The first thing that I noticed when Sam Bankman-Fried greeted me in the doorway of his family home, just off the Stanford campus, was the 75-pound German shepherd by his side named Sandor, a Hungarian spin on a name meaning “defender of men.” Sam seemed hazy on how exactly Sandor had gotten there—the dog had “just shown up” in his retelling, a gift over the last few days from his parents. But he was certainly a young man in need of both defense and a friend. After all, the second thing I noticed about Sam was, naturally, the G.P.S. monitor strapped tightly to his left ankle.
The fabric-and-battery contraption is a physical reminder, lest anyone forget, that S.B.F. is under house arrest as he awaits trial in October, facing eight counts of what prosecutors have called “one of the biggest financial frauds in American history.” After his first U.S. court hearing last month, he flew back to Northern California, where he has been living in a strange fugue state—between a billionaire and prisoner, a celebrated business celebrity and financial villain. Now his movements are circumscribed by law. He can step onto the thin porch outside the living room, but he isn’t sure he can walk much further—not that he has tested it, he assured me. He takes care to ensure his ankle monitor is fully charged, with its neon green light blinking every few seconds. “It’ll start barking at me if it gets low on battery,” he said.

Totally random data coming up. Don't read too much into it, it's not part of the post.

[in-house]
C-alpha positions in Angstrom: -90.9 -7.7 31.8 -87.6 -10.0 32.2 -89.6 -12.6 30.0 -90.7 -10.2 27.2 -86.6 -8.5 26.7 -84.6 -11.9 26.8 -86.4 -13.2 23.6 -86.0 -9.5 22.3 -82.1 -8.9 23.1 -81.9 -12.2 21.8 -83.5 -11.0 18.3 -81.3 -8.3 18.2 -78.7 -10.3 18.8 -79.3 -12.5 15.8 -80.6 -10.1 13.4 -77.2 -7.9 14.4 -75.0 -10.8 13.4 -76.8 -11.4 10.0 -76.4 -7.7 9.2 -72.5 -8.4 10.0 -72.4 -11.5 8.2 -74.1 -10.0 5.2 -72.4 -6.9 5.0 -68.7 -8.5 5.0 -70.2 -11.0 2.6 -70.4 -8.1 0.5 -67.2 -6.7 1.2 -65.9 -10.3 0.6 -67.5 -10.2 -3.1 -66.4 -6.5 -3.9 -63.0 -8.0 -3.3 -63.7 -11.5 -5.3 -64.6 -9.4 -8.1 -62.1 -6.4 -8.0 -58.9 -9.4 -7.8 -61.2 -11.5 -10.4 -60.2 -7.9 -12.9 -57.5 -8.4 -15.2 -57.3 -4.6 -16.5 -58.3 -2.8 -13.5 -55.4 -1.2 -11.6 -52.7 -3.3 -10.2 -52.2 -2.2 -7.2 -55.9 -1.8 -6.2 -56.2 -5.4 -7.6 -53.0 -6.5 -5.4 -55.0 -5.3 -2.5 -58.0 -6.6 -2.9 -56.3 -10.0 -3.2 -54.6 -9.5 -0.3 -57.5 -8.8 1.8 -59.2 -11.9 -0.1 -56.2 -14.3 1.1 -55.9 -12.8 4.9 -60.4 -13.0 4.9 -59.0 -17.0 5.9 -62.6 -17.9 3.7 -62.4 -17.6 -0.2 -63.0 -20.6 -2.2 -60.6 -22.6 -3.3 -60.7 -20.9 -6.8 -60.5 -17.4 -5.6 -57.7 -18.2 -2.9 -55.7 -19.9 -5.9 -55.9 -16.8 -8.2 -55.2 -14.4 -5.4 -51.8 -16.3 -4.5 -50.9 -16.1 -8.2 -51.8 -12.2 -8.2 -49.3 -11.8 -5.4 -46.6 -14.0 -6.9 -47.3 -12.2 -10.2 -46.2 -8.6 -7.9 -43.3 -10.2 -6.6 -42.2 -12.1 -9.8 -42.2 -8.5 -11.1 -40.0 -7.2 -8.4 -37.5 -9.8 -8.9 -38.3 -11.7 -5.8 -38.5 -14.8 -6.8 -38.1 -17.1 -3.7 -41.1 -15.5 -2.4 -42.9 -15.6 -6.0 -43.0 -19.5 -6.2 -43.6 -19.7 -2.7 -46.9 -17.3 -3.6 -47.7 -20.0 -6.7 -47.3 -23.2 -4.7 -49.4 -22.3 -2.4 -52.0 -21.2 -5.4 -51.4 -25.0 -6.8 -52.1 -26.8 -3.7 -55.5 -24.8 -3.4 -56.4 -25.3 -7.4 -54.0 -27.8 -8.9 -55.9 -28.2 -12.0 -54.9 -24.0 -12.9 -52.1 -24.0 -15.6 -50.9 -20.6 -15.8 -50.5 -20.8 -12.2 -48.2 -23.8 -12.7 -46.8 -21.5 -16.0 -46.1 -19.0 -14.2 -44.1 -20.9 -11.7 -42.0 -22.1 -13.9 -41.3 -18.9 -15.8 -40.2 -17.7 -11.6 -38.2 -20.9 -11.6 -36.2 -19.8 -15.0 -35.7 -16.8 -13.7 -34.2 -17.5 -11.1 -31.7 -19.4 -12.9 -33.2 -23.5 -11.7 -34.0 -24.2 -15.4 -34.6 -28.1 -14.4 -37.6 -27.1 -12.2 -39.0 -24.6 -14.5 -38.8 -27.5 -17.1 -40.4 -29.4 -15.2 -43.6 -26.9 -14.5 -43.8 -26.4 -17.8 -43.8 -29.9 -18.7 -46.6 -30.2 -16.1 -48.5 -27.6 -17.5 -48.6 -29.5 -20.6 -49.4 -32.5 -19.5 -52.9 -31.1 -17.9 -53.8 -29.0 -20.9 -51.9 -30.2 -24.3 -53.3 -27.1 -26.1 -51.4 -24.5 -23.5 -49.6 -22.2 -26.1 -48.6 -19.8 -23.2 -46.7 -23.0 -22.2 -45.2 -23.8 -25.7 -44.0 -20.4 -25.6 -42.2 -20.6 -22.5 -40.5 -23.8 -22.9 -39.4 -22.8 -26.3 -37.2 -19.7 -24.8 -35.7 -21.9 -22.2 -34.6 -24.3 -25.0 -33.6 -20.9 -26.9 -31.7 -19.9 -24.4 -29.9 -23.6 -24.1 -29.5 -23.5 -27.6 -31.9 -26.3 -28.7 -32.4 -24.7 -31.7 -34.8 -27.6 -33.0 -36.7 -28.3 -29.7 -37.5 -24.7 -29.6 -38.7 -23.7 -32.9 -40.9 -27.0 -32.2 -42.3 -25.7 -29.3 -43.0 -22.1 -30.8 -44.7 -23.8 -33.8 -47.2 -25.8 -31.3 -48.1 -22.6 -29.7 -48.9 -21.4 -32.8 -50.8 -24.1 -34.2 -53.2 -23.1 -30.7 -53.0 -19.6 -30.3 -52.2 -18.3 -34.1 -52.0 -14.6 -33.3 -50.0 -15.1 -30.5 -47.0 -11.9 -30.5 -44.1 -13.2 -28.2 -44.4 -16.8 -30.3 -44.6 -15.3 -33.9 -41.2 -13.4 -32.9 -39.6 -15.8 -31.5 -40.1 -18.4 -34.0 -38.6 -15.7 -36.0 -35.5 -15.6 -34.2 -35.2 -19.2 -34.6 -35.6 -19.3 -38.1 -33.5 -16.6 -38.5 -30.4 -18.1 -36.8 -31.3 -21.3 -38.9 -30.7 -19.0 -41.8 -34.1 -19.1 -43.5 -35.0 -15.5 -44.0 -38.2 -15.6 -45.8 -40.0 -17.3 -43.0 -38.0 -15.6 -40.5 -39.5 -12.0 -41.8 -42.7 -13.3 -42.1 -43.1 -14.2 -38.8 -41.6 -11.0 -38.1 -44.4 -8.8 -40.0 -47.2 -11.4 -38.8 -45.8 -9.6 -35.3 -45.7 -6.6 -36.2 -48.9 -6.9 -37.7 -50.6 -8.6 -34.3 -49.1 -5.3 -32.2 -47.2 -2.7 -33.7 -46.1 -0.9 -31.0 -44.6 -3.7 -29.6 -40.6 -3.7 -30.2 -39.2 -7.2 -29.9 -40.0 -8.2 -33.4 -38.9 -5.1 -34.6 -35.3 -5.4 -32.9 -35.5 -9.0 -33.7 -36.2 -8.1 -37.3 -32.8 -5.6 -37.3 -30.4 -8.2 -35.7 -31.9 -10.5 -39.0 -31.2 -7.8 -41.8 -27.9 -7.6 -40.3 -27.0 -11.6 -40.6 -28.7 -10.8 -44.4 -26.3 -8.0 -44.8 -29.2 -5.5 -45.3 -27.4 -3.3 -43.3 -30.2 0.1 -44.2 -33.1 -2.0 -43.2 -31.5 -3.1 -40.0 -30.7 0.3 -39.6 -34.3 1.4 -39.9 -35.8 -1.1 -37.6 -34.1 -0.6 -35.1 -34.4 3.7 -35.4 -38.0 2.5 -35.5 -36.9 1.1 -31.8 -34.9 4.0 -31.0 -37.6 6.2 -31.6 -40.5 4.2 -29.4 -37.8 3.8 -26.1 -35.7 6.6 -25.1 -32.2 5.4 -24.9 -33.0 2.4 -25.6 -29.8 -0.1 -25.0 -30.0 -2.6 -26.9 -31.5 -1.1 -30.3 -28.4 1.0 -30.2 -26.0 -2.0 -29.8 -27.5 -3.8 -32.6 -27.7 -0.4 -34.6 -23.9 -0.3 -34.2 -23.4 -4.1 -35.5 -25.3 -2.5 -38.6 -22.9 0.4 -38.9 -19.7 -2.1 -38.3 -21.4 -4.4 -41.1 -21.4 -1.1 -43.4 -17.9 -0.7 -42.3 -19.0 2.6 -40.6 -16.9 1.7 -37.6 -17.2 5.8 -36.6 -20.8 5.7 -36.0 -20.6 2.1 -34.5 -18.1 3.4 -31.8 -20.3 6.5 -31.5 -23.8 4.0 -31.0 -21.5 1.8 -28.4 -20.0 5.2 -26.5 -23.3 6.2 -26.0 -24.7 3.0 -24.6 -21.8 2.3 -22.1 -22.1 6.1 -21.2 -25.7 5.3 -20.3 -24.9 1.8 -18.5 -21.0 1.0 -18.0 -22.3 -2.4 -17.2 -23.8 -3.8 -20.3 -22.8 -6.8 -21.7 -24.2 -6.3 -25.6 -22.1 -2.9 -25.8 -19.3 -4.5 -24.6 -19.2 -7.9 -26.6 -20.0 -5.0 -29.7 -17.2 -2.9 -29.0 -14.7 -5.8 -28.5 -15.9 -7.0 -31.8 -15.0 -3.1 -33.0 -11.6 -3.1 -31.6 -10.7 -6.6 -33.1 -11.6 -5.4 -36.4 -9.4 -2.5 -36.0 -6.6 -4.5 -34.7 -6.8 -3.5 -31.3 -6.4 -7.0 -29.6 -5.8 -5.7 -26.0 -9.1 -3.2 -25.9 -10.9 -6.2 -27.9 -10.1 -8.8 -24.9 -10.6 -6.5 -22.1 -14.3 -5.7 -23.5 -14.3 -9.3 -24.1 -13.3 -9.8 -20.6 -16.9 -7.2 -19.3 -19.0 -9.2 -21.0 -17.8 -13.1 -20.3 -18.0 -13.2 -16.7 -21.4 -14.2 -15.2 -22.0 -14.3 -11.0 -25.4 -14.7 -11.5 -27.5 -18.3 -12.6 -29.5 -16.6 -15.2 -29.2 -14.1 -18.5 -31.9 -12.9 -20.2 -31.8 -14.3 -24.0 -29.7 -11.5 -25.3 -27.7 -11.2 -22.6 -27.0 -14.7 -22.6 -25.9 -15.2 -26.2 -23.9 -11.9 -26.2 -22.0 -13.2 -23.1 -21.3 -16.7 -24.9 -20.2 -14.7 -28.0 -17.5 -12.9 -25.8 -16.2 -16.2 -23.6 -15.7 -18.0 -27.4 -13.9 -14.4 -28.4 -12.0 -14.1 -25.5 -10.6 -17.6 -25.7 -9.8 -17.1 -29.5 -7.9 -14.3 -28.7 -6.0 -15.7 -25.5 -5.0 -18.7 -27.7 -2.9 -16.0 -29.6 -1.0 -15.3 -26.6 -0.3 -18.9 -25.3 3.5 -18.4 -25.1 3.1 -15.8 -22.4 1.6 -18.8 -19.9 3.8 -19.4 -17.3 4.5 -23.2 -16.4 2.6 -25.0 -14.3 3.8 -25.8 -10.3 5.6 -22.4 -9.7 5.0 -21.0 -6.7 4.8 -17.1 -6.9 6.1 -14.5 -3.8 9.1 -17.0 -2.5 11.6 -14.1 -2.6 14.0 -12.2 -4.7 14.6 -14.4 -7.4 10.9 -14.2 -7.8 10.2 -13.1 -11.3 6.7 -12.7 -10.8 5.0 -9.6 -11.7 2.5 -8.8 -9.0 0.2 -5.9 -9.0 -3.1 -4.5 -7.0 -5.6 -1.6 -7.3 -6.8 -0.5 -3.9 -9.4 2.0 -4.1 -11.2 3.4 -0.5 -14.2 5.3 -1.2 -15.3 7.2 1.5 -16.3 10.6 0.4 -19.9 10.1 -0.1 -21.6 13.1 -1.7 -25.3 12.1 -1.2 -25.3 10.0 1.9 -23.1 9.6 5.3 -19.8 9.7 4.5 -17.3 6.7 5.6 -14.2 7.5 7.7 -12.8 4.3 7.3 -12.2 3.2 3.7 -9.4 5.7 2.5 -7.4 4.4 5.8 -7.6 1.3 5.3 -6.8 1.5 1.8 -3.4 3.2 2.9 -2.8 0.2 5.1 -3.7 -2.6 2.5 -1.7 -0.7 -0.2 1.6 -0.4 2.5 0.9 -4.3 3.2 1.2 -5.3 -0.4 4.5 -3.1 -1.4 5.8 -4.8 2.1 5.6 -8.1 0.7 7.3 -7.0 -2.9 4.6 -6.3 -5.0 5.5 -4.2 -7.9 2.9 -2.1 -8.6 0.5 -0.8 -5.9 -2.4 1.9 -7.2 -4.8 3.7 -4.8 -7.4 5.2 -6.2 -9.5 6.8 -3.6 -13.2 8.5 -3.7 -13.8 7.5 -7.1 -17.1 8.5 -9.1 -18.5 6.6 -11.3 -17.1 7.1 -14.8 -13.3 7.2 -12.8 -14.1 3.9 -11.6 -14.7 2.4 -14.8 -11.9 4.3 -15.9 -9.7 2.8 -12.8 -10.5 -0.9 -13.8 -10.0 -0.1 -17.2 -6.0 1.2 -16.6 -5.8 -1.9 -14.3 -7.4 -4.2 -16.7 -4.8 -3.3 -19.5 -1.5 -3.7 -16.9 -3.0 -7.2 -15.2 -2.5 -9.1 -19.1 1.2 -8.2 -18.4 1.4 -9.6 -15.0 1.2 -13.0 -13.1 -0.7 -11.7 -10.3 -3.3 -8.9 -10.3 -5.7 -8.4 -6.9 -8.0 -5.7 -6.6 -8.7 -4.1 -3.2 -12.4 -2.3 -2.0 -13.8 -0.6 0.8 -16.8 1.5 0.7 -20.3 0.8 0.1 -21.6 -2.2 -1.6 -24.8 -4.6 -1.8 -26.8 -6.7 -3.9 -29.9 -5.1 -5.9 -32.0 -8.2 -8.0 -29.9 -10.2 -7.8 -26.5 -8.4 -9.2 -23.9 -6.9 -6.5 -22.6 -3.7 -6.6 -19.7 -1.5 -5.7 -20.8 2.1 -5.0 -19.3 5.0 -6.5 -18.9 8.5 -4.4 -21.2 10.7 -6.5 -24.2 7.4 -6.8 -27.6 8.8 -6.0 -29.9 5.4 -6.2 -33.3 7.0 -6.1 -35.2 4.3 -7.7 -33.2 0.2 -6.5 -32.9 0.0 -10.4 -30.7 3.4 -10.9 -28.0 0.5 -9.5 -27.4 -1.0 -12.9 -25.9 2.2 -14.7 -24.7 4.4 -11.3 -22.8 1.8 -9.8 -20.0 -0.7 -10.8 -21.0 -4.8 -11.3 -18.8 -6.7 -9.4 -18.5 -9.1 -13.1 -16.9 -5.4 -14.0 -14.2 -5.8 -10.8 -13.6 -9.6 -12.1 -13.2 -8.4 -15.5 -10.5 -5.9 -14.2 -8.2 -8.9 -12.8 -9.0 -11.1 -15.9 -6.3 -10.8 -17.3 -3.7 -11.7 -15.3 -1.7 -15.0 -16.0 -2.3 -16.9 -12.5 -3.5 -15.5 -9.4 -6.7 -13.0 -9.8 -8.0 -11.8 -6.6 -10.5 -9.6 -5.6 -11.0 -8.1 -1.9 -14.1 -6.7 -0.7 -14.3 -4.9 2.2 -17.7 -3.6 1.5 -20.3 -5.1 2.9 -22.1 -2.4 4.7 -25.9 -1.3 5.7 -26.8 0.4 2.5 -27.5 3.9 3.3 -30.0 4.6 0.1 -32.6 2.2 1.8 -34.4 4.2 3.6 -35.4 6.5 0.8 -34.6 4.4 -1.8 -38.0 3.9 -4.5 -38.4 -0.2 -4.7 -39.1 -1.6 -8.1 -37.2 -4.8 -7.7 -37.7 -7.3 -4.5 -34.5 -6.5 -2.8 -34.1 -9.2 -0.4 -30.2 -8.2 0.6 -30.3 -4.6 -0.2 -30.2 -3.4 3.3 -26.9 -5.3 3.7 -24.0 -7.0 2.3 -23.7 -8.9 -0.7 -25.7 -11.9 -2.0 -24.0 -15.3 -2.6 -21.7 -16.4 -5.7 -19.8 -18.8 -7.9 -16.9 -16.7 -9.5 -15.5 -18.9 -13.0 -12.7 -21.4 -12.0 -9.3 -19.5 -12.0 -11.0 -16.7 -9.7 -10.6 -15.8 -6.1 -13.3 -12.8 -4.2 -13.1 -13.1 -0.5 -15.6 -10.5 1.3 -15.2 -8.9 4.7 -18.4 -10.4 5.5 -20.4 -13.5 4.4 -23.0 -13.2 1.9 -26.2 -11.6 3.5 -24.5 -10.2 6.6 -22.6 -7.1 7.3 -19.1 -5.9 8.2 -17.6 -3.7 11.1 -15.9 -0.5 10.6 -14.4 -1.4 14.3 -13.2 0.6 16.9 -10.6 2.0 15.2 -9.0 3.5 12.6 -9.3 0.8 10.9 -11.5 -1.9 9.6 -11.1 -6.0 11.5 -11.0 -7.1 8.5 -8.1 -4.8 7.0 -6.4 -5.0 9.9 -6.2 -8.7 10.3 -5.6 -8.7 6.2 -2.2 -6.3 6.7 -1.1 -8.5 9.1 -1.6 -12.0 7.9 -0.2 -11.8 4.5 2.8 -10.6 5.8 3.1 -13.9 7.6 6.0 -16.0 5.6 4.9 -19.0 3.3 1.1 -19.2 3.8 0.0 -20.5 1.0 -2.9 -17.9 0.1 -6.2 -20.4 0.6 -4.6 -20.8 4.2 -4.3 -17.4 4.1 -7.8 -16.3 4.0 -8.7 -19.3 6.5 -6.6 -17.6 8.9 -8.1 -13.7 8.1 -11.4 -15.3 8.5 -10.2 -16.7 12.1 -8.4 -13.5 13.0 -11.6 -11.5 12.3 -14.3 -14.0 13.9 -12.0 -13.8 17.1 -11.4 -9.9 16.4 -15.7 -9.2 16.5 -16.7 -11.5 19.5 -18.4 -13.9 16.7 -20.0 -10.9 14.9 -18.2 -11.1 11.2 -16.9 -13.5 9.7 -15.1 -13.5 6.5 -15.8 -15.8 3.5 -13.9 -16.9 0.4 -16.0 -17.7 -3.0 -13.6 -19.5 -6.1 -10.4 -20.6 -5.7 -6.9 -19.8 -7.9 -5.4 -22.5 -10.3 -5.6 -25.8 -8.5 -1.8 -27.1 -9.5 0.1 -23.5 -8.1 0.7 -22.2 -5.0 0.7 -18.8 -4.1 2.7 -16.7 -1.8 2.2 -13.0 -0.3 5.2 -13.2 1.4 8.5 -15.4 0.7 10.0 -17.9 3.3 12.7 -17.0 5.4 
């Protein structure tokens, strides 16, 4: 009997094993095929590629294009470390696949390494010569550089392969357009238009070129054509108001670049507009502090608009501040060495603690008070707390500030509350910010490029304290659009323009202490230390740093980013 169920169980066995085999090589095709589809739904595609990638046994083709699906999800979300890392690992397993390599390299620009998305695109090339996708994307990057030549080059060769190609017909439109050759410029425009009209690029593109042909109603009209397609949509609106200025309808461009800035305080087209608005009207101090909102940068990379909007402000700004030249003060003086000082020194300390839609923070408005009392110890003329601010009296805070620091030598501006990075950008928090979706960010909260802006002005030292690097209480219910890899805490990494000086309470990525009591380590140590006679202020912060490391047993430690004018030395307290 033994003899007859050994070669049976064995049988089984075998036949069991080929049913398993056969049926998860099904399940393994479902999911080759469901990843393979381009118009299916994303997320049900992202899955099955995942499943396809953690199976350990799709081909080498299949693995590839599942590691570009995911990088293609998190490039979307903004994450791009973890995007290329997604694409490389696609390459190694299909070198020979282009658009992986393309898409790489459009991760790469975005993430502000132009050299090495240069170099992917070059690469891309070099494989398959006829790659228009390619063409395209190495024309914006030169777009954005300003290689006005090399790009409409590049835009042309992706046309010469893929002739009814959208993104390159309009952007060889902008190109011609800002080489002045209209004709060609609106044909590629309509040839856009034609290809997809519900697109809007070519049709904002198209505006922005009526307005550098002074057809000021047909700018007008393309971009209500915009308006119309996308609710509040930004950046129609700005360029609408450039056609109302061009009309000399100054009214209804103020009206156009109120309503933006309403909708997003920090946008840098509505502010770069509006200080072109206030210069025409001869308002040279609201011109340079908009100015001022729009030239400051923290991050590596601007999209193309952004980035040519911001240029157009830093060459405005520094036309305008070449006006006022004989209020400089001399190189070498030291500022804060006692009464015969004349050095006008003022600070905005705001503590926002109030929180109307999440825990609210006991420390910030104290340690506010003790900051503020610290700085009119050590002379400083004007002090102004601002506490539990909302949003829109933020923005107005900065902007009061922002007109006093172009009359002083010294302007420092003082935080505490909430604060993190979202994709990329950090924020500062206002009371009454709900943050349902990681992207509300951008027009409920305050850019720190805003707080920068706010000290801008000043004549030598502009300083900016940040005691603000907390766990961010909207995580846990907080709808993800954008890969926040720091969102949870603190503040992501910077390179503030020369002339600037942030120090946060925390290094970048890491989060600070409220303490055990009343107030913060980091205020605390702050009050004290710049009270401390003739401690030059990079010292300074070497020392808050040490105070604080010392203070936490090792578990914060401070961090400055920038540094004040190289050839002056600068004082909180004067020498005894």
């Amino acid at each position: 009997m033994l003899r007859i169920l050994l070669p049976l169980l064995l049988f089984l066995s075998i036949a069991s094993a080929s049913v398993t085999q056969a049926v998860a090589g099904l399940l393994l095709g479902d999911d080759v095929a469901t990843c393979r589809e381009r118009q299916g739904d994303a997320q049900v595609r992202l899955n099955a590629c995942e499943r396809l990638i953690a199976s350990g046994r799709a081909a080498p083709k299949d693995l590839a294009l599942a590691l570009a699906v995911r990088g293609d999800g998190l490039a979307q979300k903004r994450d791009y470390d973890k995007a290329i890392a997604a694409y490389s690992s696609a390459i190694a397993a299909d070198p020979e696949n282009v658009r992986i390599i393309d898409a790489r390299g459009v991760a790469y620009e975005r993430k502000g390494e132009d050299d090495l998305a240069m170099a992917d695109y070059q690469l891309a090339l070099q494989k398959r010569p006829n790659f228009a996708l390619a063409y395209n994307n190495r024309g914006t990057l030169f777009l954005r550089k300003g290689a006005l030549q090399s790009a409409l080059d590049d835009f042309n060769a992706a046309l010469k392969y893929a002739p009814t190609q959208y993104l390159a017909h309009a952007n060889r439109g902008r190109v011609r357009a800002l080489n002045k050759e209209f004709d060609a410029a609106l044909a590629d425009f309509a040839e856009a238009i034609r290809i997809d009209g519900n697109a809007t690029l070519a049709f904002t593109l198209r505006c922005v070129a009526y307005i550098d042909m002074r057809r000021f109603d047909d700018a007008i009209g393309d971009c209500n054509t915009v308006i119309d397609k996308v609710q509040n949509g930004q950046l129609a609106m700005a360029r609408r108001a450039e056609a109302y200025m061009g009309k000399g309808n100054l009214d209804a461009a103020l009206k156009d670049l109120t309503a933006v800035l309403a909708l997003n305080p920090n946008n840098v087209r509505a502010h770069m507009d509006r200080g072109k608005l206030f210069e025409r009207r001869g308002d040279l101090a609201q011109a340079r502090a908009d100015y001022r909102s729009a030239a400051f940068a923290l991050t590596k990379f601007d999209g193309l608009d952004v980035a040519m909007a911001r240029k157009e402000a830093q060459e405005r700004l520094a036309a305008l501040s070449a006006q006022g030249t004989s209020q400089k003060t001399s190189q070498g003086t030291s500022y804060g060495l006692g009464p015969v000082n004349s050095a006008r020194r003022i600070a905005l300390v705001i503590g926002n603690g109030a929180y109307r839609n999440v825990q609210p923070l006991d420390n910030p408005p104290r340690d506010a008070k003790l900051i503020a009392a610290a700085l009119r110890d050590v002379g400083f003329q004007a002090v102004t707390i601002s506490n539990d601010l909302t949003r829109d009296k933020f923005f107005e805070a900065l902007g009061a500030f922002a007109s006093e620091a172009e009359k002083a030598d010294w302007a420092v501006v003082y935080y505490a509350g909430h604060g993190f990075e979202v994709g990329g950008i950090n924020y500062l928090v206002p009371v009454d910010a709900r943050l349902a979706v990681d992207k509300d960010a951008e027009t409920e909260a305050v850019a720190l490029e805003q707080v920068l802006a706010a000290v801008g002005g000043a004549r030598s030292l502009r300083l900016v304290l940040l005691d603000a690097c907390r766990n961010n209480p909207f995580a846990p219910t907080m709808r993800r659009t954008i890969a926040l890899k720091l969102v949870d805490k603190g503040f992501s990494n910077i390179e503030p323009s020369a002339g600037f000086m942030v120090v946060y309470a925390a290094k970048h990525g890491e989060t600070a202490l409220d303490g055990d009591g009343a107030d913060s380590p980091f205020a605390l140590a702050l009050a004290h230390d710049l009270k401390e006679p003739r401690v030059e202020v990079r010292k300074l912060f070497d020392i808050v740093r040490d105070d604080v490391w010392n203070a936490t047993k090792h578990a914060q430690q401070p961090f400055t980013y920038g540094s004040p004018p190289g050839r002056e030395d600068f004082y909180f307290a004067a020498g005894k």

Otherwise barefoot and wearing a plain red t-shirt and gray shorts, with his hair as disheveled as ever, S.B.F. and I shook hands as he welcomed me inside his parents’ ranch-style house. It was Friday night, and he seemed genuinely excited for the company. He and Sandor led me through the first floor of the home, past an activity room where Sam’s two chess sets and two gaming monitors sat center stage amid new Amazon packages, and then through the open kitchen, as we negotiated the best place for us to sit down and chat. His voice was startlingly unaffected; he offered me something to drink as if we were there for a playdate, as if nothing of consequence had recently transpired. Meanwhile, the house was totally silent. No one else appeared to be there: no lawyer or P.R. chaperone hiding around the corner, no aggrieved parents with a glass to the wall, listening in for some sort of confessional or obfuscation, perhaps to find out how their eldest son had brought them shame, blemished their careers, and unleashed the sort of havoc that will take years, if not decades, to unspool. It took me about 10 minutes to confirm with myself that this meeting was really happening.